"People have their bubbles. If you don't know me and I come talk close to you, you would feel uncomfortable and so then you would kind of step away," she explained. "Horses have a bubble as well. We as humans don't often respect the bubbles of animals. We think we own them and control them.

"If you want to respect them, tune into them and maybe see if they don't want to be touched. We always touch, touch, touch. Because we want that. They're maybe not asking for it."

Most people's experiences with horses — like mine, before this — came with horseback riding. But that was an artificial experience, Robbens said, with a horse that had likely grown immune to human touch. Luke, she said, is more along the lines of what a normal horse is like.

By the end of the session, I was doing eagle stretch and arch stretch poses atop the gentle beast of an animal. He and I really were "dancing." We were in unison. I didn't want to get off.

I was about to undergo hypnosis for the first time. I was worried I was going to do or say something whacky in front of my photographer, John J. Watkins, who had a video camera at the ready just in case I did.

I would say I'm skeptical yet open. I'm a reporter, so I get paid to not accept claims on their surface. Yet I'm willing to try anything.

Just as the practice of hypnosis itself is far different than some of the assumptions many people have about it, so too are the actual methods by which practitioners like John Vurpillat, of NWI Hypnosis Center in Crown Point, help put their patients at ease.

Contrary to popular belief, the goal is not necessarily to get the subject into a deep, all-encompassing trance, but rather to simply make sure he or she is in a fully relaxed and open state. This involves not clichéd hypnotic tropes like a swinging pocket watch and repeated incantations of “you are getting very sleepy” as much as just calming talk and encouragement, often accompanied by soothing music or ambient sounds. Once patients are fully relaxed and present in the moment, Vurpillat says they tend to be more likely to clearly see the goal they’re working toward and ready to do something about it.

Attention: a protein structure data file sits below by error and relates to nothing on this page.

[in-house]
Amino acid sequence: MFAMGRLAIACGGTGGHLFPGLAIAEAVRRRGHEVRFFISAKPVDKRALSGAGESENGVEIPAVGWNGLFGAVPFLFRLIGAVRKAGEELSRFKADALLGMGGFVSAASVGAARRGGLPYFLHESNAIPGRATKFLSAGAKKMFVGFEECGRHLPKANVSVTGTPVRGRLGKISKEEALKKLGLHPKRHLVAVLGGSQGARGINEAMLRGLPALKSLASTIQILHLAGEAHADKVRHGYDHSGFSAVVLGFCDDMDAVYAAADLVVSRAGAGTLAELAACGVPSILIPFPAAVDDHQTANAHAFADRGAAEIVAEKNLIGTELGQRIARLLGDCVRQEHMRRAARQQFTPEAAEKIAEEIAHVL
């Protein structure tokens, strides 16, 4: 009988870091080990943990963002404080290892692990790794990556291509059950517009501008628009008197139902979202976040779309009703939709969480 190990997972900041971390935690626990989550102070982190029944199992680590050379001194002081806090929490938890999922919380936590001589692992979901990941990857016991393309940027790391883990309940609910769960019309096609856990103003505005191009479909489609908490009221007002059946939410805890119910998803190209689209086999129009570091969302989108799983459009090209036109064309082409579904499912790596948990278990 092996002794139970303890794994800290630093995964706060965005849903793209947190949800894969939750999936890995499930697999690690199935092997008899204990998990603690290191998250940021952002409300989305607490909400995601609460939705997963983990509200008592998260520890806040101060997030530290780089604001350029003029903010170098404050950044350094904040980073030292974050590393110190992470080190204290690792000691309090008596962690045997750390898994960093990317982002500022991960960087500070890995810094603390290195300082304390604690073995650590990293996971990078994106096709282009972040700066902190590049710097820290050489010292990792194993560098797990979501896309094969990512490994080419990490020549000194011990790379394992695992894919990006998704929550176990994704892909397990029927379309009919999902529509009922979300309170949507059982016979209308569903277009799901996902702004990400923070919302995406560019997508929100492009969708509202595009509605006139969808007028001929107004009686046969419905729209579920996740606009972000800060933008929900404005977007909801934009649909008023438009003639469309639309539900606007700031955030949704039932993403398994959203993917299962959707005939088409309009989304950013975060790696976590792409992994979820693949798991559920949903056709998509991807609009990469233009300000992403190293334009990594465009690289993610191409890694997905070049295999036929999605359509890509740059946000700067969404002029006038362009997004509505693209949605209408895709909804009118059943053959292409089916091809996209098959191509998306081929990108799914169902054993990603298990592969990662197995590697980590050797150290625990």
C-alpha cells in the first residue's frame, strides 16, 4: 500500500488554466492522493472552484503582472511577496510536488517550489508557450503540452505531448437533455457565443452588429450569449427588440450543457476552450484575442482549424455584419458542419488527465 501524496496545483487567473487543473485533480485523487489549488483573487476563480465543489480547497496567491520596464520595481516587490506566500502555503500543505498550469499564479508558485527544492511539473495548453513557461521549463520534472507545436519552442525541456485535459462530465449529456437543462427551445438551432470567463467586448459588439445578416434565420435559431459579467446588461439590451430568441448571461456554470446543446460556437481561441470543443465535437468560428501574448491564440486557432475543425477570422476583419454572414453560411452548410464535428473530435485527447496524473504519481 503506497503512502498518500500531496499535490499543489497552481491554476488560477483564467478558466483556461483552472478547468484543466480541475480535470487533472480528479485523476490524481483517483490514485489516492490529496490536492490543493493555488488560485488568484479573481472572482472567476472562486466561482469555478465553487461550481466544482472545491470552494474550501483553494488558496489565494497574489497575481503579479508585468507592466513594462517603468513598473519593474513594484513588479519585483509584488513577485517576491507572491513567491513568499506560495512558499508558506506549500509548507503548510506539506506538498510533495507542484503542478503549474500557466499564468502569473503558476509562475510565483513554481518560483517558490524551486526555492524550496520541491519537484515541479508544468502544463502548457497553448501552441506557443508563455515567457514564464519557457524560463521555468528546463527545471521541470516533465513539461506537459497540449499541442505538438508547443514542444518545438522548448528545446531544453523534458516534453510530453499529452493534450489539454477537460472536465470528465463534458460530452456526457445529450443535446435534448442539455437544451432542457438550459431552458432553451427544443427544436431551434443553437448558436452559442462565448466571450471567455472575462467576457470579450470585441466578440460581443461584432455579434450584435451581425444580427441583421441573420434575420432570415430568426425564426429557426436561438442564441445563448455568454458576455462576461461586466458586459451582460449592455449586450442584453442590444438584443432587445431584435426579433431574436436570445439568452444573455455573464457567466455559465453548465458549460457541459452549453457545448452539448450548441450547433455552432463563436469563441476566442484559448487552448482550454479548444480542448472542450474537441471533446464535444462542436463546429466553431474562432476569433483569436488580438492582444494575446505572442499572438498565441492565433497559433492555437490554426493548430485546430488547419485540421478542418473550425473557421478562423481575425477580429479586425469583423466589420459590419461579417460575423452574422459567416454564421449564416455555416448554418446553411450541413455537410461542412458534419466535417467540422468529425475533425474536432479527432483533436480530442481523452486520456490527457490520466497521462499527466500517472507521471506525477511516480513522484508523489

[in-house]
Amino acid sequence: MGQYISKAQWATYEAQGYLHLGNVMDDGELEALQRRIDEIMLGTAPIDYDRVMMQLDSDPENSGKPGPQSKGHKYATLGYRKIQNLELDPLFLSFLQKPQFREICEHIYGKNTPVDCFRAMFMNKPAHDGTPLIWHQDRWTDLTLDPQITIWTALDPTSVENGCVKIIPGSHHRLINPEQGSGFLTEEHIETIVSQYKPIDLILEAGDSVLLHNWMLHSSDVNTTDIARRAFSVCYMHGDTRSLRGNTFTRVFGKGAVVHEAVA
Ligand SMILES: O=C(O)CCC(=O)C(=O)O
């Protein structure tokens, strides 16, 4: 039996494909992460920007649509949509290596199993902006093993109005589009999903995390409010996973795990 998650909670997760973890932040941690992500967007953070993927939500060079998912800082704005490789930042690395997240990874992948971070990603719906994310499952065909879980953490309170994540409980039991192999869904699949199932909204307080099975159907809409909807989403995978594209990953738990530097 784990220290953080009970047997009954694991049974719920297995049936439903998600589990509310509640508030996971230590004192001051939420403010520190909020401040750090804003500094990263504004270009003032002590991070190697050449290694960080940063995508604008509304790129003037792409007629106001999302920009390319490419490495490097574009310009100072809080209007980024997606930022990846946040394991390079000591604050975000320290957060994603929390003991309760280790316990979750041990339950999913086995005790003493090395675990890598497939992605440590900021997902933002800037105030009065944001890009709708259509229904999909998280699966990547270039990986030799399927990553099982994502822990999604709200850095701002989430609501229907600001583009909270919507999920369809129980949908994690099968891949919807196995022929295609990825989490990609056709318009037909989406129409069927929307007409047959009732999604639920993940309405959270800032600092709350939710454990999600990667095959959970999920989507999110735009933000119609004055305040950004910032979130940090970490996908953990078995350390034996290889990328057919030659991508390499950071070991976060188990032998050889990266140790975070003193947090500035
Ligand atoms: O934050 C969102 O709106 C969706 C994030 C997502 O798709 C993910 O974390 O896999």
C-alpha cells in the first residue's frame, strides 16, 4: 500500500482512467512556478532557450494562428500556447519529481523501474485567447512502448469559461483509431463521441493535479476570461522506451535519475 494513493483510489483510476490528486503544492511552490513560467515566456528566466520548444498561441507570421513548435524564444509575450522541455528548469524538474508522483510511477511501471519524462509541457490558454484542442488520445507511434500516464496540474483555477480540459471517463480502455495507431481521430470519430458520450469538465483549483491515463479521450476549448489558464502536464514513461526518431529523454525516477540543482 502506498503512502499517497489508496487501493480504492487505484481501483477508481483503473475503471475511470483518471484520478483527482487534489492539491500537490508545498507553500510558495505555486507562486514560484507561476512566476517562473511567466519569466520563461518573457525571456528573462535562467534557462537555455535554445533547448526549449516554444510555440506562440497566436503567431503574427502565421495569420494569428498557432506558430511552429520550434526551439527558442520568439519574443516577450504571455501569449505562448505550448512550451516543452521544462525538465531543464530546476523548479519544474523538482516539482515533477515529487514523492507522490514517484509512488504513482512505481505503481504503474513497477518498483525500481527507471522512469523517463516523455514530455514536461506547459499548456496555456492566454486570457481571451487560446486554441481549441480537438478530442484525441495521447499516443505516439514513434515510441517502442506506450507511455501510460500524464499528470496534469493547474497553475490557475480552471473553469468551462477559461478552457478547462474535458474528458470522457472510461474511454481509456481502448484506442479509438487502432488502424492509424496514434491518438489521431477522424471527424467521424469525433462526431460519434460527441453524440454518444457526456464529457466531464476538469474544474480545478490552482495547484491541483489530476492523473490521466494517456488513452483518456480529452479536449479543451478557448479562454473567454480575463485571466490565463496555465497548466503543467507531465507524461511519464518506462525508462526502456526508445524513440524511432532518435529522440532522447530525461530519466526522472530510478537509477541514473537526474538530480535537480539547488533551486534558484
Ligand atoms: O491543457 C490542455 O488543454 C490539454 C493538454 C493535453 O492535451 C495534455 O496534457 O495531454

“Hypnosis is simply a heightened state of relaxation which becomes a heightened state of awareness, so now the subconscious mind can affect the change,” he says. “We’re looking to get that ‘wow’ moment when they really start to see how their life can be different and they’re inspired to take the steps to get there.”

That's how I found myself on the fluffy chair at NWI Hypnosis Center in Crown Point, wearing headphones, as hypnotist John Vurpillat hovered over me, giving commands.

Moments earlier, he determined I was a candidate for hypnosis, that I was "suggestible." He did this by having me clasp my hands out in front of me, like I was pointing two guns at him. He then told me to imagine my index fingers getting closer together, as he cranked an imaginary vice. Amazingly, they came together.

Vurpillat assured me that I would be in total control while I was hypnotized, that I wouldn't do anything crazy. In other words, I wouldn't be clucking like a chicken. That's for stage hypnotists, he said, in a nose-thumbing tone.

As he started, most of the requests involved relaxing, to which I obliged. I fell further and further into a state of calm. I let go.

Vurpillat's voice became less porous as I drifted away. Earlier in the session, he had asked me what I would like to fix about myself. I said self-criticism. During hypnosis, he gave me suggestions, designed to boost my confidence.